Hollis, New Hampshire
Hillsboro County Conservation District
Adrien Lavoie owns and operates a fourth generation family farm where he grows “a little of everything,” including fruit on 40 acres of orchard, sweet corn on 60 acres, pumpkins on 30 acres, and a mix of other fruit, vegetables, and rotational land on an additional 100 acres. He uses a long list of proven soil health practices on his land, including crop rotation, multi-species cover crops, zone tillage, and no-till. He terminates his cover crops without using chemicals and seeds into heavy residue, too, he told NACD.
“My experiences (using conservation best management practices) have been 80 percent positive over the last six years,” Lavoie says. The remaining 20 percent can be spilt into categories. “About 10 percent weren’t so positive, but they were my fault and I’ve learned to fix them,” he continued. “And the other 10 percent – that was Mother Nature and I’m learning how to beat her more and more with new methods.”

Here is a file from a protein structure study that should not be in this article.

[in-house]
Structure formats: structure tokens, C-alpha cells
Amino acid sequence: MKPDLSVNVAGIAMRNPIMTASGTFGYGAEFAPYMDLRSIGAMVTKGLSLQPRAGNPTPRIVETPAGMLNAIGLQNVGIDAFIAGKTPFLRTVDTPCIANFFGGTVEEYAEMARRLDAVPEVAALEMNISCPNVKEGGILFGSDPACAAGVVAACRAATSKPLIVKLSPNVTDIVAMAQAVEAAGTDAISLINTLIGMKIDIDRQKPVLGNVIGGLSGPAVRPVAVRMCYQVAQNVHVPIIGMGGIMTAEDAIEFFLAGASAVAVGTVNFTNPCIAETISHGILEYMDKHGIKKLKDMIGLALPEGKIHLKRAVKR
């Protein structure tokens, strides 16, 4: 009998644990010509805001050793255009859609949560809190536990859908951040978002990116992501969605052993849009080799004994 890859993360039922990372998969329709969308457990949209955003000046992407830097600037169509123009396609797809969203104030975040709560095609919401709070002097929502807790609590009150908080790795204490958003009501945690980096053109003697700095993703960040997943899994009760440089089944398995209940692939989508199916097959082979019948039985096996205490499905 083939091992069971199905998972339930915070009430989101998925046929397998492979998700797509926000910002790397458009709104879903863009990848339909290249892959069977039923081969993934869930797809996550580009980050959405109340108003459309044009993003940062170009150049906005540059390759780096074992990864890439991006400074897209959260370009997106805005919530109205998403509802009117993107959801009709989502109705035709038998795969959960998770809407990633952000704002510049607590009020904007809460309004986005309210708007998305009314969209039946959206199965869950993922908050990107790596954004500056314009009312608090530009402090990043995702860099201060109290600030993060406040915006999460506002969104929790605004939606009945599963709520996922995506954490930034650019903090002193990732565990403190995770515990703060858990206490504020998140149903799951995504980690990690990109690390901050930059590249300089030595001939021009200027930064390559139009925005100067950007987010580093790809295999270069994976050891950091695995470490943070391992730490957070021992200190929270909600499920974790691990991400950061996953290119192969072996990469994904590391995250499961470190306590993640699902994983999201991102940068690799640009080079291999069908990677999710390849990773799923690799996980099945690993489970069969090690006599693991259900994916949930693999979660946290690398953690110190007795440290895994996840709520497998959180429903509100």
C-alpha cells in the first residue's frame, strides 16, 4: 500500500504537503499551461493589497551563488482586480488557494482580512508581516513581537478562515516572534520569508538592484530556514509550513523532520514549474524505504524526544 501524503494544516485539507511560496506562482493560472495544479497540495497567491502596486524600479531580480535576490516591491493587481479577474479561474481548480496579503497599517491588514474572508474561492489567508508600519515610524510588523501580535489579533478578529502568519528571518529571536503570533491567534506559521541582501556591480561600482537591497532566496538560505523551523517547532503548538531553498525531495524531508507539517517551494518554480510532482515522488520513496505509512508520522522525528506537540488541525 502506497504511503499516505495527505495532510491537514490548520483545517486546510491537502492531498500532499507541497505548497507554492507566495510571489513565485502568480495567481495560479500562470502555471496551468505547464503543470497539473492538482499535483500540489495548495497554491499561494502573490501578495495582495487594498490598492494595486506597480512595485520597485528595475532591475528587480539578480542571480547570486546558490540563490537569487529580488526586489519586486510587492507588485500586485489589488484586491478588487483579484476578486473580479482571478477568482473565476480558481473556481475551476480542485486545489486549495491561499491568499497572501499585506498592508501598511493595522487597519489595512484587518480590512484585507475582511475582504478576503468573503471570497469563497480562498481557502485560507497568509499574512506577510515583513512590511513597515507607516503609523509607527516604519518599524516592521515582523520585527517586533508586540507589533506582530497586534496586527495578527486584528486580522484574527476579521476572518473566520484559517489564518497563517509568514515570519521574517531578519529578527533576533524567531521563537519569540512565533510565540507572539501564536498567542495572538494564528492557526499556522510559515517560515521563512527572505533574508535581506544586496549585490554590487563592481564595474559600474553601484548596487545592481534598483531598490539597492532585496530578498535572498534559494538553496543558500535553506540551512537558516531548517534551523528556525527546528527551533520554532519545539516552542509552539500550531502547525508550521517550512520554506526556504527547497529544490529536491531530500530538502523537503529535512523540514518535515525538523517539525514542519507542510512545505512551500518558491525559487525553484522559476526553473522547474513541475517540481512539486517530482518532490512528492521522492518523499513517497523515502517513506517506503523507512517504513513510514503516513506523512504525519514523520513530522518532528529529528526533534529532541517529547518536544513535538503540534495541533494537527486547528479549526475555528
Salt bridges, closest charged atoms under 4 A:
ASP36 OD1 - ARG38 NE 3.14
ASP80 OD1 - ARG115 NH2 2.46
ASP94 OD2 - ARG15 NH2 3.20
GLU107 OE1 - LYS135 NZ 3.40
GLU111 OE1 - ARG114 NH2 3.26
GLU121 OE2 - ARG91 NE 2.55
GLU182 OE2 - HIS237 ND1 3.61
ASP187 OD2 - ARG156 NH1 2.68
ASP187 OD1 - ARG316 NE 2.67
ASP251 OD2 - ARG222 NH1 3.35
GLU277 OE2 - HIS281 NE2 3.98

Lavoie says that if it were not for the soil health practices he uses, “2016 would have been a complete bust because of the drought.” That being said, he also encountered some challenges by using cover during the drought. “I let my cover crops grow so large they sucked all the moisture out of the ground and there was nothing left for my crops to germinate. In a normal year, this would not have been a problem,” he said. “You live and learn every year.”